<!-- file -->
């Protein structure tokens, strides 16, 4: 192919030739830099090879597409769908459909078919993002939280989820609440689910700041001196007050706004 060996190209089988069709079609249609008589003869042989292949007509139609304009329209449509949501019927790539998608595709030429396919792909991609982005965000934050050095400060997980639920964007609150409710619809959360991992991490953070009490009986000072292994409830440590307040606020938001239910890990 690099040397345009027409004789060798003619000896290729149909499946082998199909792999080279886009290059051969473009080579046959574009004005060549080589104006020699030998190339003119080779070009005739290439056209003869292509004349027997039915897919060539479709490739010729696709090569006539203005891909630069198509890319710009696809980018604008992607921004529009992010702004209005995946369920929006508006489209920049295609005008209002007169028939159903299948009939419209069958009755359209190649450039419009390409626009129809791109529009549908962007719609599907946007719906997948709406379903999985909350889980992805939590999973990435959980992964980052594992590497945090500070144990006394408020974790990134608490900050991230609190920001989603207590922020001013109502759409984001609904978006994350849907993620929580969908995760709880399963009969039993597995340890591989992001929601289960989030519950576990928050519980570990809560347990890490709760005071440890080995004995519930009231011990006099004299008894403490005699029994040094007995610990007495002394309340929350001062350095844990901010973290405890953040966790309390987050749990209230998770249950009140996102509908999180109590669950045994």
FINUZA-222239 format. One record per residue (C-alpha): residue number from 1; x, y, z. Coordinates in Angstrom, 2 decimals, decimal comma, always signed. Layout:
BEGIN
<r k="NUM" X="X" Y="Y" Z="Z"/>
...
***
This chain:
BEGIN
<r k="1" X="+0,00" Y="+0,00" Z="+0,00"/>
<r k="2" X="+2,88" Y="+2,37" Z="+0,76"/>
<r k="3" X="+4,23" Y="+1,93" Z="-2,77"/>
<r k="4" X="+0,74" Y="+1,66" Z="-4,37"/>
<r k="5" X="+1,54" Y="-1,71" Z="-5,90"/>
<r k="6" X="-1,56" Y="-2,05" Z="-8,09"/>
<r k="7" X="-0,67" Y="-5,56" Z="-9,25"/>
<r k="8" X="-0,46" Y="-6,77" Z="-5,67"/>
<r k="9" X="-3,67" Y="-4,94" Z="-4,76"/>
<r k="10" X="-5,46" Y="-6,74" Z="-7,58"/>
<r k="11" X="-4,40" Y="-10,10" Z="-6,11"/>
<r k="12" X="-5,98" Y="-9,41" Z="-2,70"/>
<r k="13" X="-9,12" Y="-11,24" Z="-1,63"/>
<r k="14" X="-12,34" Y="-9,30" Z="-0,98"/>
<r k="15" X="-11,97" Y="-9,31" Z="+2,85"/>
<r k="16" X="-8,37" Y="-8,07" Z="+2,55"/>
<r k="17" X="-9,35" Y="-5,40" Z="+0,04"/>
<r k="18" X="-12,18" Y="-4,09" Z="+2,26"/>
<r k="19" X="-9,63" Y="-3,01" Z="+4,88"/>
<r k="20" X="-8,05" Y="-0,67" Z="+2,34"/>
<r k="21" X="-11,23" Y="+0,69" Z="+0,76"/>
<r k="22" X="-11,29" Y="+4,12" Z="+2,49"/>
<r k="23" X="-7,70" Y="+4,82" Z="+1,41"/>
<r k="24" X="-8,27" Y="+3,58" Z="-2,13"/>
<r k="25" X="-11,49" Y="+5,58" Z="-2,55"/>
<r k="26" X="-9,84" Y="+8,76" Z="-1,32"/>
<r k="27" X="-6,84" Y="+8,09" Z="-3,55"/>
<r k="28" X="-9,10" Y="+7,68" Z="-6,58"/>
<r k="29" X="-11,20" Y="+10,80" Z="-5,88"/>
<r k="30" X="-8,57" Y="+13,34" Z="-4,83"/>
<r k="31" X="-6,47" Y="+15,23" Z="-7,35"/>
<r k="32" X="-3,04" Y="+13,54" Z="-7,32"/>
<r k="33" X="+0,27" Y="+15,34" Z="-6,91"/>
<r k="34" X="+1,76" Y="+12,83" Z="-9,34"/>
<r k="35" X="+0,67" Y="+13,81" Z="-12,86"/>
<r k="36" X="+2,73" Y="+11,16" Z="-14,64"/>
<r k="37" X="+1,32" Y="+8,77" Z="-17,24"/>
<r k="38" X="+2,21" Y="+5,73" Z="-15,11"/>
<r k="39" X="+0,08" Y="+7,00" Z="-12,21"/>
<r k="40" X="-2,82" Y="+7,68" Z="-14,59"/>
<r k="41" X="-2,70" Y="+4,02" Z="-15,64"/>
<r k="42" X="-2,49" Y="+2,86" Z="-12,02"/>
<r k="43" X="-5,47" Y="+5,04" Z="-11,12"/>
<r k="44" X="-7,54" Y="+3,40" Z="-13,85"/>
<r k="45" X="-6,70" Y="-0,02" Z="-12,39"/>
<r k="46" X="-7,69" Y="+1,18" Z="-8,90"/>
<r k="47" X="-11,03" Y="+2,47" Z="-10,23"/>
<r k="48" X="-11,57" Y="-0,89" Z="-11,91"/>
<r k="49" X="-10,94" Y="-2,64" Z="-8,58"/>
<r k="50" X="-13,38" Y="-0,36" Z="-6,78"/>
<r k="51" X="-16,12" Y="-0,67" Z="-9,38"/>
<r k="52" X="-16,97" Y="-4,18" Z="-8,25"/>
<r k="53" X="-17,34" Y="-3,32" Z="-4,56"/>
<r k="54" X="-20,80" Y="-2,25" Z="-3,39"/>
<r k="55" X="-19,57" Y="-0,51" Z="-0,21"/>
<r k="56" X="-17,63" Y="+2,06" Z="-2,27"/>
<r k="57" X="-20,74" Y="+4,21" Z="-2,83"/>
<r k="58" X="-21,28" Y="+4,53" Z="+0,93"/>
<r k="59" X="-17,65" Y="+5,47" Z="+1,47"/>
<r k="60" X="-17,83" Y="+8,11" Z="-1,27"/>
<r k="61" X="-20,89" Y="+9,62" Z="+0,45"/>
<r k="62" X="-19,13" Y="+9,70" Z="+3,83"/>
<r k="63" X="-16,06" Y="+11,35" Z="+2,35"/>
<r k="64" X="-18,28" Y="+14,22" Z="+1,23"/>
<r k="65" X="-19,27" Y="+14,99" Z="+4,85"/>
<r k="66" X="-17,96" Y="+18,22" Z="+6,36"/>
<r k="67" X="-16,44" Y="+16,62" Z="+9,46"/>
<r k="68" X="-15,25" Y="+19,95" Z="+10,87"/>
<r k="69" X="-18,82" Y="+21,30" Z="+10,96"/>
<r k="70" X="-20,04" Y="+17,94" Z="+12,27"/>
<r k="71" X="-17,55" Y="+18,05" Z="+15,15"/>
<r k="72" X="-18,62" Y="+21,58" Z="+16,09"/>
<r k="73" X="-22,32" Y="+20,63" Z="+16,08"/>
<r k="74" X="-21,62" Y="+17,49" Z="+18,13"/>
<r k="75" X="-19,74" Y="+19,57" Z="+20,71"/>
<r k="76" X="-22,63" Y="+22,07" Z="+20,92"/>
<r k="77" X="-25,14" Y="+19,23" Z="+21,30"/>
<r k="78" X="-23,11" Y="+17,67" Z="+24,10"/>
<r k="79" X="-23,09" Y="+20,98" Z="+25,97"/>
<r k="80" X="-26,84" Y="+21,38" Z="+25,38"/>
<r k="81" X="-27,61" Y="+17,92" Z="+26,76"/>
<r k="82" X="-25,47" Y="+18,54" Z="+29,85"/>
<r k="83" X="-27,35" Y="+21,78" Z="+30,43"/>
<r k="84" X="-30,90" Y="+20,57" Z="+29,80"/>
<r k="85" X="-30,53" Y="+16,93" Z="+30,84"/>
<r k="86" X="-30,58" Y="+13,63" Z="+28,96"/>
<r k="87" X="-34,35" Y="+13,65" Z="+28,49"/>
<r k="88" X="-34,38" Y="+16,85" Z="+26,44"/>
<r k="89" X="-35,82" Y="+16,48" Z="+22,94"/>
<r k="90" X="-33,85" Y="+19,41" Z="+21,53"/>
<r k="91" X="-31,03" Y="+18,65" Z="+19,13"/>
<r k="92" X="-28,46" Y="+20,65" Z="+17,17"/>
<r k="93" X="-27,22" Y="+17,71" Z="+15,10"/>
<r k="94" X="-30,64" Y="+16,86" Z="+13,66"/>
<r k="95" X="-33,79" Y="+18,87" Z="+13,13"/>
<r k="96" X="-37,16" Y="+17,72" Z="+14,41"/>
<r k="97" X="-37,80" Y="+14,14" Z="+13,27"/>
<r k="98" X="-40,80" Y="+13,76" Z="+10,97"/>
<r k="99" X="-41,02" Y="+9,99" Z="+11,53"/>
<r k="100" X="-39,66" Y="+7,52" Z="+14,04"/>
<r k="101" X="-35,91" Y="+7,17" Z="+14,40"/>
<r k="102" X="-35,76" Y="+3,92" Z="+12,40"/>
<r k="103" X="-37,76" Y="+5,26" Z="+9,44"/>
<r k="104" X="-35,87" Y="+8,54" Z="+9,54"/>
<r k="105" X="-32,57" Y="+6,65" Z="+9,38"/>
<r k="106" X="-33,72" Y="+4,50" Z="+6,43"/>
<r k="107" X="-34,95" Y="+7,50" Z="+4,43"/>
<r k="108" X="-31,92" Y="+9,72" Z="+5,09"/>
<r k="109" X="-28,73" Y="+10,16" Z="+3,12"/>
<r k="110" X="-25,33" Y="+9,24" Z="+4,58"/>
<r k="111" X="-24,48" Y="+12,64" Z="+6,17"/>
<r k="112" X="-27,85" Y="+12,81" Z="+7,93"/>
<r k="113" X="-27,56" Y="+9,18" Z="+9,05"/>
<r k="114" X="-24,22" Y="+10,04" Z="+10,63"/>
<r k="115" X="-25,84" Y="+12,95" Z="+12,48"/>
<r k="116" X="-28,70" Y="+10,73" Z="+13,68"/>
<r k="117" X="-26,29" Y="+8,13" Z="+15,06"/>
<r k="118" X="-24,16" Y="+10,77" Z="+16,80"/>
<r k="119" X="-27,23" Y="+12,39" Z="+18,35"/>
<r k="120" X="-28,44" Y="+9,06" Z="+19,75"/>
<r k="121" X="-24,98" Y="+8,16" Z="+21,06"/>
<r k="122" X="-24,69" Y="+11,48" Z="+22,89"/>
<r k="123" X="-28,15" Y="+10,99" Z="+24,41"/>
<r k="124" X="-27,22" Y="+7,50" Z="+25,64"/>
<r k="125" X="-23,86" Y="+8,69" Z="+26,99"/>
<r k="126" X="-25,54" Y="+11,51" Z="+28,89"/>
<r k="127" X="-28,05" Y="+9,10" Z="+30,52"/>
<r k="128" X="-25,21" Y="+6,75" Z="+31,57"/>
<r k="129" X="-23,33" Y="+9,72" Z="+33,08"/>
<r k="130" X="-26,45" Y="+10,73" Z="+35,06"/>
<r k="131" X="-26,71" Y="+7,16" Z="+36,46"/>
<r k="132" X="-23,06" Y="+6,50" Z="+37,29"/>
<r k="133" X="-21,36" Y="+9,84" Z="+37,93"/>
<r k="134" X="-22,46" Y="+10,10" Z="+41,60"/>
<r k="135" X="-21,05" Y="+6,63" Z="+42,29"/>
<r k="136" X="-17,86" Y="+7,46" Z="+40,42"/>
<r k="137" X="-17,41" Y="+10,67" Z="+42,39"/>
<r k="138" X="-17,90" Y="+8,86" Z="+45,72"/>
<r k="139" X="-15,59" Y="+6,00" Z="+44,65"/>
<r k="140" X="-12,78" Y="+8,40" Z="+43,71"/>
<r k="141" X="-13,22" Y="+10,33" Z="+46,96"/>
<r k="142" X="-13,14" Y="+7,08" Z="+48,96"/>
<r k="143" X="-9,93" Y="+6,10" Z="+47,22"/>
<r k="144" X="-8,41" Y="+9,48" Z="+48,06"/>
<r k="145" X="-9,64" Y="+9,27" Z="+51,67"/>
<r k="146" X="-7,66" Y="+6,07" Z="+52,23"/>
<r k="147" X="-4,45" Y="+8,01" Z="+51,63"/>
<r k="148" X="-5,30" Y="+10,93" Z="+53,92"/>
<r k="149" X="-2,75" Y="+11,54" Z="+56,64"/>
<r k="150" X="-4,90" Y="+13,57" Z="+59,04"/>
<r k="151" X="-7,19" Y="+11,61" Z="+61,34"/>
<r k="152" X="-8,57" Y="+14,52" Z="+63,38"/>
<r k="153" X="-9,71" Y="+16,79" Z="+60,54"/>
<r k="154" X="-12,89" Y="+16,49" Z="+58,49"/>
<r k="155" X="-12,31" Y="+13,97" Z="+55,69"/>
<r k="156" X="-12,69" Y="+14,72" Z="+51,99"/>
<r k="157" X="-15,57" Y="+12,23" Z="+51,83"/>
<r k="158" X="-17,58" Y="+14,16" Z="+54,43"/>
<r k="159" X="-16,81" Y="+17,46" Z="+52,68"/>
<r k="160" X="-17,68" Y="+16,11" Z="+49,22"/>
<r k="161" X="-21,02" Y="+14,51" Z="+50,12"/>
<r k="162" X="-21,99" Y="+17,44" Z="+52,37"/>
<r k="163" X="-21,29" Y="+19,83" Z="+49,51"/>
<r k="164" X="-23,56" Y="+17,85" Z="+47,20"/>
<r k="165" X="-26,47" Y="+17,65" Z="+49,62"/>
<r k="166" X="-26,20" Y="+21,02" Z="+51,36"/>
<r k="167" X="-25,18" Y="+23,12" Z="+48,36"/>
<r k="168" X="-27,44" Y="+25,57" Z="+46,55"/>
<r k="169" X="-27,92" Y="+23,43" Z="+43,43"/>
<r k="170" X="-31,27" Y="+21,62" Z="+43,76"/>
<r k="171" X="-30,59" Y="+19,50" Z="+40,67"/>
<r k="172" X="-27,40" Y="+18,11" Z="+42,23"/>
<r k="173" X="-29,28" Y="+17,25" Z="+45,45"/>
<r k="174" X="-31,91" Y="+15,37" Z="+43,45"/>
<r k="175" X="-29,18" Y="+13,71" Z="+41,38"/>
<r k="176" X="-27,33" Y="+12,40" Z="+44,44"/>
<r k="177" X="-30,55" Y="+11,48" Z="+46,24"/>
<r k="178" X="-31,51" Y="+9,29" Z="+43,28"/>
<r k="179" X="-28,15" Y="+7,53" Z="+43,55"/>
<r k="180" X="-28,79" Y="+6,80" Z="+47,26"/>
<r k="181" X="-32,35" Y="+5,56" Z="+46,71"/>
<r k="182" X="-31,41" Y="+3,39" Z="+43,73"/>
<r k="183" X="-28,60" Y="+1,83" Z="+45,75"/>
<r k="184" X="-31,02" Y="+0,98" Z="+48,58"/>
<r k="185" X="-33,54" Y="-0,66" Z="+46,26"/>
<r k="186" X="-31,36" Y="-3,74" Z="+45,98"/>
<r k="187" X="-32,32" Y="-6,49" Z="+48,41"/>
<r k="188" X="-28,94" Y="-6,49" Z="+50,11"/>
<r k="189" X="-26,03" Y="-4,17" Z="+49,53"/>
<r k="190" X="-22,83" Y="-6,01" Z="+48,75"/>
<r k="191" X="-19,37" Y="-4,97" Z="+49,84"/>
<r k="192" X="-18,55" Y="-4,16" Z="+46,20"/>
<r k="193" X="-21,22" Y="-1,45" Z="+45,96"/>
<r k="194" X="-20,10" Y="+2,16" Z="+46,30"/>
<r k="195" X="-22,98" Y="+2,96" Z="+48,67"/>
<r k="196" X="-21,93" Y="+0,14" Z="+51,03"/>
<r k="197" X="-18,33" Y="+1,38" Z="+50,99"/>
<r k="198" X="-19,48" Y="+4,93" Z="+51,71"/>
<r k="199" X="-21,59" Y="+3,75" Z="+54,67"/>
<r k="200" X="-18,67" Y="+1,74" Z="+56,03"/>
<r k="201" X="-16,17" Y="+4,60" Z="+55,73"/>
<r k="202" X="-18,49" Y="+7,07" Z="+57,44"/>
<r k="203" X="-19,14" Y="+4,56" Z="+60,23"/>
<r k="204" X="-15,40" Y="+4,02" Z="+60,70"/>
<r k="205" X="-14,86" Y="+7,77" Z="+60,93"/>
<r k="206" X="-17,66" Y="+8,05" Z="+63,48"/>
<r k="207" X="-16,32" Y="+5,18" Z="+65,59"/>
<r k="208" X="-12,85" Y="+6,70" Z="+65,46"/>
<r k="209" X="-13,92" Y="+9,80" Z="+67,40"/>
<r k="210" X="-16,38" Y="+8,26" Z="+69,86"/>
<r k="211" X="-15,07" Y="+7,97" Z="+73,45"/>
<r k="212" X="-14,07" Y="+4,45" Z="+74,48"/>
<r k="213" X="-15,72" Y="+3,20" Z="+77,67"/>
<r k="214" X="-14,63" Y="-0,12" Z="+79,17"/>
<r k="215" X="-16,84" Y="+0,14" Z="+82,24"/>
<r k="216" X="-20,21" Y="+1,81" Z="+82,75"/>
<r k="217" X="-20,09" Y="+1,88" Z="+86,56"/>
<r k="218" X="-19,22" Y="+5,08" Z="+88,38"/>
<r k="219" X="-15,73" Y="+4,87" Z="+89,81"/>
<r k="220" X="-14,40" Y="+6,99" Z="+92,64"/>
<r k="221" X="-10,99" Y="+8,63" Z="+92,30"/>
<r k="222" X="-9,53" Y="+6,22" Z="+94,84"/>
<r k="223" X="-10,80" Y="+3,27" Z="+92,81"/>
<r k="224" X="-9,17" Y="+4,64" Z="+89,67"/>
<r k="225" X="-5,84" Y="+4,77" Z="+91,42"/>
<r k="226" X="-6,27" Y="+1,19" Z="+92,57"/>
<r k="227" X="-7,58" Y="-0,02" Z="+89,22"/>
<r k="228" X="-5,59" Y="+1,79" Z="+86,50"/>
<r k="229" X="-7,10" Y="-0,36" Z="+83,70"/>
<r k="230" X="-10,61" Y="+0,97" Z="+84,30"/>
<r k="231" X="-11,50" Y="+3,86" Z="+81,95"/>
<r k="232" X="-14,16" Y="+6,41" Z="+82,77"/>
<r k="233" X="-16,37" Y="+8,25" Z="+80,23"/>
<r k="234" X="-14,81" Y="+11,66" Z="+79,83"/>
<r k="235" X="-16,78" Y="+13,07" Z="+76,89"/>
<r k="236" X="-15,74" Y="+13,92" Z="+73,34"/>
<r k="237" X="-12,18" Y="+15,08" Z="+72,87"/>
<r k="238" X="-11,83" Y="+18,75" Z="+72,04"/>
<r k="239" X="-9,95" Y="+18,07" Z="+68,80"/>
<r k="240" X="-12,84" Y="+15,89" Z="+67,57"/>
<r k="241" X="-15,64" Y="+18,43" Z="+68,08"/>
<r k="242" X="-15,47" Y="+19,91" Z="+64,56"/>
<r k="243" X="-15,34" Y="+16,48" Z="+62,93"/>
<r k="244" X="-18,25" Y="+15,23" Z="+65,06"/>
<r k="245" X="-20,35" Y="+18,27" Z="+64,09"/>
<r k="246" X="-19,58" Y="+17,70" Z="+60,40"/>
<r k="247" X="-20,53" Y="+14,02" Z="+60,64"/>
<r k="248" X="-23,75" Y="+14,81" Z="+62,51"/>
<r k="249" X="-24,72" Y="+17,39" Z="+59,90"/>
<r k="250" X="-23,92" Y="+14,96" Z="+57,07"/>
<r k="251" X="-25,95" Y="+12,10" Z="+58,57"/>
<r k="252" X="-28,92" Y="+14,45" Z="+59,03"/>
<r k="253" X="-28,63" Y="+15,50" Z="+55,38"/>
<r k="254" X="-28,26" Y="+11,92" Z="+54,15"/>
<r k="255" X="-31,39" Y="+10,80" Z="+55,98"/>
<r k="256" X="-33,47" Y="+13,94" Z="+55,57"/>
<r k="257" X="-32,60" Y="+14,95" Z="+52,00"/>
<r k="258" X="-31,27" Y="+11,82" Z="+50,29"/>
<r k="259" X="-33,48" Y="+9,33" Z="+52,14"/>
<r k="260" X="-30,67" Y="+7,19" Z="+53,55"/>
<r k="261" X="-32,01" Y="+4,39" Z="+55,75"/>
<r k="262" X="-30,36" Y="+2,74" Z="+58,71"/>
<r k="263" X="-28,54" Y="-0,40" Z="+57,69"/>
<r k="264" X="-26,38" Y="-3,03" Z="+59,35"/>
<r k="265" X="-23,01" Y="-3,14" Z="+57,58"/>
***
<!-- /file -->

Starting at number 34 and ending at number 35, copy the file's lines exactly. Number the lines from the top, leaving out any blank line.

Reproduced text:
<r k="26" X="-9,84" Y="+8,76" Z="-1,32"/>
<r k="27" X="-6,84" Y="+8,09" Z="-3,55"/>